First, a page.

The question is which type of engine would you prefer for the Boxster: a diesel or a full electric? Let us know in the comments section below!
Since the Boxster hit showrooms way back in 1997, it has always had its own little group of enthusiasts. This can be said about many cars, as the Miata, Z3, Z4, and even the Sky all have their own tight-knit little group. The unfortunate thing is that tight-knit group rarely ever expands.
With the redesigned 2013 Porsche Boxster, it looks to expand on that group by offering up a much more mature and refined look, as opposed to its little-brother-wishing-he-were-the-big-brother look that it has had since its inception. Yeah, the Boxster still looks like a slightly less sexy version of the 911, but this time it carries its own instead of the 911’s coattail.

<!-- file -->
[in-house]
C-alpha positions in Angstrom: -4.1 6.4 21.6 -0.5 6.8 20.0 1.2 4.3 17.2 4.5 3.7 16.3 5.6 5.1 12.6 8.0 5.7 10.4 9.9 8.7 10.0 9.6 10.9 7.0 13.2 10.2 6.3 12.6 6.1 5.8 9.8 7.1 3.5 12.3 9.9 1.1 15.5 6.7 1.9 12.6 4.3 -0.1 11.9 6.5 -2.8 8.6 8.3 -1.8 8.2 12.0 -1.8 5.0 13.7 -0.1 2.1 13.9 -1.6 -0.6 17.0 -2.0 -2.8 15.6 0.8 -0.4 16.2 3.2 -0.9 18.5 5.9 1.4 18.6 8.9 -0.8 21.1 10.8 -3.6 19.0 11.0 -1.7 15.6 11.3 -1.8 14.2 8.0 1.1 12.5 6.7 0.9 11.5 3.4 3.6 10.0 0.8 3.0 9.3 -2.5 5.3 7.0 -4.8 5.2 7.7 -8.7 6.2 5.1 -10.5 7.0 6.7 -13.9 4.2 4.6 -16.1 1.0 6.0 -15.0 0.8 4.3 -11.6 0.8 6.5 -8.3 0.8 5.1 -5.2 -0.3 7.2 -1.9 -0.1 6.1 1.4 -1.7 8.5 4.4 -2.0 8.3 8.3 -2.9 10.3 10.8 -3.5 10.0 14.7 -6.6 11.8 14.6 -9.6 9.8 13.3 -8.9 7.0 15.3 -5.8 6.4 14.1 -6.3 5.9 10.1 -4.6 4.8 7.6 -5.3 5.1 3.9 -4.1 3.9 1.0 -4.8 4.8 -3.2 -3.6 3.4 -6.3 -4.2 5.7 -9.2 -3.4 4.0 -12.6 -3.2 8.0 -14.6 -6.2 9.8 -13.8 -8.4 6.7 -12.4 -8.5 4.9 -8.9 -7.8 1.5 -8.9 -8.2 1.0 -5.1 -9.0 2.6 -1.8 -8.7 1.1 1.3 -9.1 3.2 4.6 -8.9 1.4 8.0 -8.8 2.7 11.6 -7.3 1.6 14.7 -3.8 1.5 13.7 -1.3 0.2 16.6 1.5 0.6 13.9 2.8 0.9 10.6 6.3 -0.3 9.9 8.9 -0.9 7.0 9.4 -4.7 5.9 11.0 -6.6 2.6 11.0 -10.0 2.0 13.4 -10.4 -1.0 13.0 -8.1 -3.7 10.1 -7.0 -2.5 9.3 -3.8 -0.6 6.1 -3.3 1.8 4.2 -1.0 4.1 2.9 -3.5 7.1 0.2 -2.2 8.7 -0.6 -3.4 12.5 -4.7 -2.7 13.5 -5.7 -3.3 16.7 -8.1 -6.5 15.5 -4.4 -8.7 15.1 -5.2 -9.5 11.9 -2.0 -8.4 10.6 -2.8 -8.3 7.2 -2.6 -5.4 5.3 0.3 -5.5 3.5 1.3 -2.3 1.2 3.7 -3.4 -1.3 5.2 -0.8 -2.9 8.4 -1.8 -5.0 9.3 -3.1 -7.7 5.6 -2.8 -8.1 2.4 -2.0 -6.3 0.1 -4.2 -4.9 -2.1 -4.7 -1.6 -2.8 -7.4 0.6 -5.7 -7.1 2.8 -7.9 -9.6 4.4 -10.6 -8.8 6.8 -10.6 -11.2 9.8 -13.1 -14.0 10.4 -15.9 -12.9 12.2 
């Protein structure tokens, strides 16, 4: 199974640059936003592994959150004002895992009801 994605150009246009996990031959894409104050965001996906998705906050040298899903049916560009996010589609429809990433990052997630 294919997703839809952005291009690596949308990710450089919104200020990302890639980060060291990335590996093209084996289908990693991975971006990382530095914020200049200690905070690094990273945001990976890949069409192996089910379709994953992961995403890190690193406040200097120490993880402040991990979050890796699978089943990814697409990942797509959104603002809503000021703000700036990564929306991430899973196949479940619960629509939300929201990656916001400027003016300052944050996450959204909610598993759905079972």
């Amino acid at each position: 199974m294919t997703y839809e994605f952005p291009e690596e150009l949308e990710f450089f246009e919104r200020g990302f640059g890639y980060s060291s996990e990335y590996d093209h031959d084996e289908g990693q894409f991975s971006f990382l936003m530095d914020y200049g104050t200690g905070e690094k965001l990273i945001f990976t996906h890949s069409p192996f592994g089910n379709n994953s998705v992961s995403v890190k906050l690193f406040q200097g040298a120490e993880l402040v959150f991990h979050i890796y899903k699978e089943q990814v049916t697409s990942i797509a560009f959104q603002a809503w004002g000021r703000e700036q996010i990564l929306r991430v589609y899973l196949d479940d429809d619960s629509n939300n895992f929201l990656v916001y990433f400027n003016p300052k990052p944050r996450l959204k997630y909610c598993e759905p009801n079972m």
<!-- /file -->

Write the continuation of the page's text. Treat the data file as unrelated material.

As Bryan outlined for us after its release, this “Baby 911” packs a mean wallop, with the Boxster S model pushing 315 horsepower from its 3.4-liter flat-6 engine. Power is all in what you do with it though, and the 2013 Boxster does plenty with what it has. Porsche put this on display in the 2013 Boxster’s newest promotional video.
This video not only gives you a great look at all of the nooks and crannies of the new Boxster, but it also lets you get a good listen to the S model’s 3.4-liter working hard. We are really starting to think that the 911’s little brother is beginning to become his own man. Of course, when you beat the C6 Corvette, Viper SRT-10, and Mercedes C63 AMG at the Nürburgring, you have little else to prove to show your worth in the sports car arena. Sure, those cars would likely smoke the 2013 Boxster S in a quarter-mile straight, but the world is full of curves, baby!
Kick back and enjoy the above video, then try not to immediately run down to Porsche and reserve one. Luckily, there is no Porsche dealer where I am…